So what is it going to take to really change our behaviours? Can we learn from our experience of the Covid pandemic?

We recognised with Covid, though it took longer in some countries than others, that we were all in this together.

Governments and citizens took the scientists seriously, and while governments were not consistent, and could be slow to respond, acting on the science has proved effective.

Individuals and communities changed behaviours and practices, in some cases before governments issued rules or guidance, because people realised that changing behaviour would keep people, ourselves and our communities, safer.

And governments have taken extraordinary actions to enforce changes in behaviour, and to direct financial and other resources to support a very different economy, one based on protecting people and the provision of health care and support.

But has it yet dawned on most people that we are in that same life and death situation now with the climate catastrophe?

There should be a simple and powerful impulse to act: to protect the planet, for the sake of life including the lives of every precious human being now and in the generations to come.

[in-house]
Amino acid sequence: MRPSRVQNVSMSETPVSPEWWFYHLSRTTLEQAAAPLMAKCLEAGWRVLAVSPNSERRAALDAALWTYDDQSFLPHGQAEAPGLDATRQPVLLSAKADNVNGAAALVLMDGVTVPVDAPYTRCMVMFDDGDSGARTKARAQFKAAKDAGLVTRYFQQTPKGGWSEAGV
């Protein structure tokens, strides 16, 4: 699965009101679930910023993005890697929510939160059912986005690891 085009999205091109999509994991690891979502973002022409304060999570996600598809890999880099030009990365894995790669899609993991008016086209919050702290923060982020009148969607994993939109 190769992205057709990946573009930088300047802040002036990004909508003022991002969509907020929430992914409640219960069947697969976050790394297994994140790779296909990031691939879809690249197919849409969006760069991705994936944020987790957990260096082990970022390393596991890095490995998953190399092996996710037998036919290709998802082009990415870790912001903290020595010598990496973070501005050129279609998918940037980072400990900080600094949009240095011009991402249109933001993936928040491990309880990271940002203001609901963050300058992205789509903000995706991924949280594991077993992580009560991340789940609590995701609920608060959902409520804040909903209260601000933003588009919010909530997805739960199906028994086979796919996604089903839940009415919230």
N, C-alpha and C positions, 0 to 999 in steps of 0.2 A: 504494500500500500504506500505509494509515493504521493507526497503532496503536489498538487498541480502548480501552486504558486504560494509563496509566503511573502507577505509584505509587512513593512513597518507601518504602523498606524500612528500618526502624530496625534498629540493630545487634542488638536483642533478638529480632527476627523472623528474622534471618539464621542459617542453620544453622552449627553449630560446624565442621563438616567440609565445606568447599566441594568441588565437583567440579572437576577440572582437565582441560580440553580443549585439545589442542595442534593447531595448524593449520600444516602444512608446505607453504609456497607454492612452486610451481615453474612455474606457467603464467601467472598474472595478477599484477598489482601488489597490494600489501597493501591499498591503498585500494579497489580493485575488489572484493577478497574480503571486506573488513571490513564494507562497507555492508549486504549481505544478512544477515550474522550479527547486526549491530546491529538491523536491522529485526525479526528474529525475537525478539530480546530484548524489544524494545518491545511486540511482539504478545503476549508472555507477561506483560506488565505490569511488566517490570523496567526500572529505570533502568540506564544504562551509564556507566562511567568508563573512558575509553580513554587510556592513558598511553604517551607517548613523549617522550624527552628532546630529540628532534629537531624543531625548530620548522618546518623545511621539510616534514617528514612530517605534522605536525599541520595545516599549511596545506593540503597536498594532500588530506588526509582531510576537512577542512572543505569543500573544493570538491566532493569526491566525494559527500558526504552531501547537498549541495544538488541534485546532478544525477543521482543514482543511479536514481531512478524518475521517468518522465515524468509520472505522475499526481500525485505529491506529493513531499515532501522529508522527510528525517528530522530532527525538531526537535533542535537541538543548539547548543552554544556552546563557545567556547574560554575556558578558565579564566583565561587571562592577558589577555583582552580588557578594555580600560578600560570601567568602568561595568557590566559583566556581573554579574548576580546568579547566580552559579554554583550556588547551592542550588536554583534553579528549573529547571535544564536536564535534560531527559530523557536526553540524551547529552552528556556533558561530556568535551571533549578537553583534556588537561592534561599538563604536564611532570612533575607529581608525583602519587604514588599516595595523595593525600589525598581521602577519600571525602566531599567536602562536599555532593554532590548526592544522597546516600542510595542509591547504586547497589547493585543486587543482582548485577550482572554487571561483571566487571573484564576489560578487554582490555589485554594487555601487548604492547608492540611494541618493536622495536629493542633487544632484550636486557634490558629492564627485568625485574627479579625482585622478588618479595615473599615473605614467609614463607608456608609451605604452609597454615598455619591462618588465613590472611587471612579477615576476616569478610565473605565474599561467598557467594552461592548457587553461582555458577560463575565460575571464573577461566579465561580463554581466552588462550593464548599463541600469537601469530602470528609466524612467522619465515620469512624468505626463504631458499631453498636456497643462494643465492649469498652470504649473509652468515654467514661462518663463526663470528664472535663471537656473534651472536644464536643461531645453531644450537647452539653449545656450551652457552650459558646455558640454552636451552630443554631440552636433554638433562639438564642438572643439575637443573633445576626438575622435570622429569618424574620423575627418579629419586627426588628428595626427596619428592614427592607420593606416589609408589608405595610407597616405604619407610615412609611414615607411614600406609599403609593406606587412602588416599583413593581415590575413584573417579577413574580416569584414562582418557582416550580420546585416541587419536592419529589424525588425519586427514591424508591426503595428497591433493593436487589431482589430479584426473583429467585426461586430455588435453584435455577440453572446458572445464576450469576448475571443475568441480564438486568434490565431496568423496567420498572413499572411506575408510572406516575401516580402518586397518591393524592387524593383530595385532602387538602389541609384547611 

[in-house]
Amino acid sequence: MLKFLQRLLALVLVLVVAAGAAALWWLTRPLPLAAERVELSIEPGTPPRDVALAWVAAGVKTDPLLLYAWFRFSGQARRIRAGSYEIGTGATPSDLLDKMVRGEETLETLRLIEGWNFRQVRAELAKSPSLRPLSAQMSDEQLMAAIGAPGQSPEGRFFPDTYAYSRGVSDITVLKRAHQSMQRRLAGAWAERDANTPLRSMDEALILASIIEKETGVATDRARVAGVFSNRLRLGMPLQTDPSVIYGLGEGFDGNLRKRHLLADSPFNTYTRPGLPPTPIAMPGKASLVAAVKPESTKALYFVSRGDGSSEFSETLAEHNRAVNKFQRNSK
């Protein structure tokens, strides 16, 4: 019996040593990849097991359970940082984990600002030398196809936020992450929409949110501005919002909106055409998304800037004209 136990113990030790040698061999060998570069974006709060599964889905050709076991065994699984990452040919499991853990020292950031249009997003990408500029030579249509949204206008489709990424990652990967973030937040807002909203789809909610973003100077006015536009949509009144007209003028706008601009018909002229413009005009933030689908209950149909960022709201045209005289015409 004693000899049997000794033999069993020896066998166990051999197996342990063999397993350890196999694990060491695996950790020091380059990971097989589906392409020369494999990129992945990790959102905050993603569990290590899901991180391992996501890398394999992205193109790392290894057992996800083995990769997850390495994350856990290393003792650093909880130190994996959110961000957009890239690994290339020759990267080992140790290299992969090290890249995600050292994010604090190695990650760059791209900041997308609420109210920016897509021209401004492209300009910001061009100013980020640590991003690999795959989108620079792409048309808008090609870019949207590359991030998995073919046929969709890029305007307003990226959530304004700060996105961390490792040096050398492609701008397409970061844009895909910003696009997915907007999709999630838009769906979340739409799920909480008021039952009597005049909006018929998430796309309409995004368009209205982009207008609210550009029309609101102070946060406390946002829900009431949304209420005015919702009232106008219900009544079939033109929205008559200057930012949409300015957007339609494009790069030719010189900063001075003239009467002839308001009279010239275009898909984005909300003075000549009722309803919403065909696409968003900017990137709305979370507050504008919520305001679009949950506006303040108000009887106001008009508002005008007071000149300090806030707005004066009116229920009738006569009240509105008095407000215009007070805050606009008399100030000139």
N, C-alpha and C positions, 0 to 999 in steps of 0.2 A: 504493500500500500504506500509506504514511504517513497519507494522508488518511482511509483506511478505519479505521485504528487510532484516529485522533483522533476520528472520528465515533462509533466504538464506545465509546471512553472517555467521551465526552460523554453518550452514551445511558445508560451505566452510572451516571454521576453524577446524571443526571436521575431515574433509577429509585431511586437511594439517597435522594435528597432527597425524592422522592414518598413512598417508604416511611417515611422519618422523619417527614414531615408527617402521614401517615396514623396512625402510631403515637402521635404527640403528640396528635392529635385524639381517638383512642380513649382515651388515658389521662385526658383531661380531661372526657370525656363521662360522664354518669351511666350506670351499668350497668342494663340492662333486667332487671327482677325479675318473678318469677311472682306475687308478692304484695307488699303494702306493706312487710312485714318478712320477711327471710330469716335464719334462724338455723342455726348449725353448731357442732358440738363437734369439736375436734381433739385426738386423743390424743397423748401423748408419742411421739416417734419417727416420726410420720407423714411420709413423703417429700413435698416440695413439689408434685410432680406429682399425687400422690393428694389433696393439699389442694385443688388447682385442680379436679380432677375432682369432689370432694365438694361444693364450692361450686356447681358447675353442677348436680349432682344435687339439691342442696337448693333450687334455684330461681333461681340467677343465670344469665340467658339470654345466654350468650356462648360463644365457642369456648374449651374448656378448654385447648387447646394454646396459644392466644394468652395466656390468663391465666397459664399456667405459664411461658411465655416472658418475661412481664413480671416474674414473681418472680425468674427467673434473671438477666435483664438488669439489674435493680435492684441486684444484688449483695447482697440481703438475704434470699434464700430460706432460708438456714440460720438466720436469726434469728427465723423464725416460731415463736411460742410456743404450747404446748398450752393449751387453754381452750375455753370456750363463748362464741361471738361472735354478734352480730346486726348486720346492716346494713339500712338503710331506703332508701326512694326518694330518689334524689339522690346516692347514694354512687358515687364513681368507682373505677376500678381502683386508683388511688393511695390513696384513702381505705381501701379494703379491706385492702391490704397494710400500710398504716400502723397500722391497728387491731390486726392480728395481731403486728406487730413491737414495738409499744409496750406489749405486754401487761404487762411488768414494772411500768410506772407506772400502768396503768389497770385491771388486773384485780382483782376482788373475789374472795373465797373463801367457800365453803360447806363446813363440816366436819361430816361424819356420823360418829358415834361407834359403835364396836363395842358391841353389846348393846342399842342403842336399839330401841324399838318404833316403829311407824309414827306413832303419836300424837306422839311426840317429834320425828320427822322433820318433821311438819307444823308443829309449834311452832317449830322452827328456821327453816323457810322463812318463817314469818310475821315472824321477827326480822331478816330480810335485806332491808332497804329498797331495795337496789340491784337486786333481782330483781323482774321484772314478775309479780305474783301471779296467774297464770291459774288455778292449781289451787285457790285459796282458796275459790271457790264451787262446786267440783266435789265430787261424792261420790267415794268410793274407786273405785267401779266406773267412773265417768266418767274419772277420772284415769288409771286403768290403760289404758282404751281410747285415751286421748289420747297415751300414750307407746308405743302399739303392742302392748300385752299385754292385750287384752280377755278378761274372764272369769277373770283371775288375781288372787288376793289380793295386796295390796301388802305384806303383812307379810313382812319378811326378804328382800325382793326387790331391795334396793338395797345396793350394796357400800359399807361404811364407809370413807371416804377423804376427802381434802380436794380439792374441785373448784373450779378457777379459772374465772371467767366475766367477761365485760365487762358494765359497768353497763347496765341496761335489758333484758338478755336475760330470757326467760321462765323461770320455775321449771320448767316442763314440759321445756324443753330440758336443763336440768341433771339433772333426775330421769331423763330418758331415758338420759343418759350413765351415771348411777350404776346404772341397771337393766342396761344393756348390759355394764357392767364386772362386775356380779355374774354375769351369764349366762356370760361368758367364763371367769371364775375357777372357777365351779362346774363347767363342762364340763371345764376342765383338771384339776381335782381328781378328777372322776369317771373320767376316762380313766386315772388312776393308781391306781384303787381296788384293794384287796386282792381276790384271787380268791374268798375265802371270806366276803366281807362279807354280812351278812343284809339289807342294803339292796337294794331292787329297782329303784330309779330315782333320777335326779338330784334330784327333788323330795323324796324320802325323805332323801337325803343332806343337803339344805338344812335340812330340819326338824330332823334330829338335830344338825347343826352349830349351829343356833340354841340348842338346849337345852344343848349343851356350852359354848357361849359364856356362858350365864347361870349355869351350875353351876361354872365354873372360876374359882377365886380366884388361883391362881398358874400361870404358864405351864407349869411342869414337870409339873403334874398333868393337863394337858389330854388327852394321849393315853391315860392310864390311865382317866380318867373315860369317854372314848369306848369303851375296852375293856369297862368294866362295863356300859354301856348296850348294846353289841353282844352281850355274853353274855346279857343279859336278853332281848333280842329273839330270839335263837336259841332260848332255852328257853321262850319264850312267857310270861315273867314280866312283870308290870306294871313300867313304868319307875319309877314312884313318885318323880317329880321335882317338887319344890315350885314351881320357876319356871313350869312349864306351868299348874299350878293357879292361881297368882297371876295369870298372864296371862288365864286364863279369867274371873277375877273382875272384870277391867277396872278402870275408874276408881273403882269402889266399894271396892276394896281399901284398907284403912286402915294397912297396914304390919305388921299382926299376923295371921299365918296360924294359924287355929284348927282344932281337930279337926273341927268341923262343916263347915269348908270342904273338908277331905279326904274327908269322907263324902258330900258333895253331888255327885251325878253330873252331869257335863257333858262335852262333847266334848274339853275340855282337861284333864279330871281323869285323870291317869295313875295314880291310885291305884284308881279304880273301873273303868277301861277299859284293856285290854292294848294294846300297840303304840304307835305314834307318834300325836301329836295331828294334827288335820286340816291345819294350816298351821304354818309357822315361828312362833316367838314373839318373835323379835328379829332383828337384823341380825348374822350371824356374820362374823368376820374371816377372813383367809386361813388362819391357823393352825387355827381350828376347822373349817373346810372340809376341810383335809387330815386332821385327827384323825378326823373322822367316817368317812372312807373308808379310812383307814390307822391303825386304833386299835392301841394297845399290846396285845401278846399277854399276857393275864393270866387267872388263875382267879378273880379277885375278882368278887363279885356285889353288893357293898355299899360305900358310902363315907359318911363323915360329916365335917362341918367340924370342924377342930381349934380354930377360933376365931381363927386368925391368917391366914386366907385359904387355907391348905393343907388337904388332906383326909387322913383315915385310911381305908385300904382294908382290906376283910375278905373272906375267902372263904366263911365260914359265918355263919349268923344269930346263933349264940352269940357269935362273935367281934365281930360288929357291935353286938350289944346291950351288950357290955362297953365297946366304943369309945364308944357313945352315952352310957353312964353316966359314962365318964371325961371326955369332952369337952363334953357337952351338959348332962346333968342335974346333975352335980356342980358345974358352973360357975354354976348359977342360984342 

Maybe we are beginning to recognise this, particularly as extreme weather events pound the western United States, Germany, and indeed this country, adding to the experience of climate change long recognised at the poles and in regions closer to the equator.

We do see more and more people becoming aware and taking personal actions, and that will now undoubtedly increase, but it needs a step change – the climate equivalent of a lockdown.

Many churches in Suffolk have been working to become ‘eco-churches’, committing to practices that protect the environment, and the target is all church buildings will be zero-carbon by 2030.

But are we all yet really following the science, the action that has proved vital in the Covid pandemic?

The scientific evidence for the human causes contributing to climate change is overwhelming, but there is still a significant gap between that evidence and the policy and practice not just of governments, but of the general population.

When will governments begin to make the drastic steps needed?

During the pandemic the rules and guidance about personal behaviours have clearly saved many lives – I believe we now need something similar to help us act responsibly in relation to the climate crisis.

We also need an economic and political turn around that will put protecting the planet – and the global population first.

We know it is possible because something similar has happened in the pandemic, though not on the scale we now need.

Working together, following the science, and recognising the need for drastic change is the solution again. Acting together we can control the rise in temperature and avert the catastrophe that is realistically predicted.

We can do this, but we need to act now, for our good, and the good of our children’s children.

-- Bishop Martin Seeley is the Bishop of St Edmundsbury and Ipswich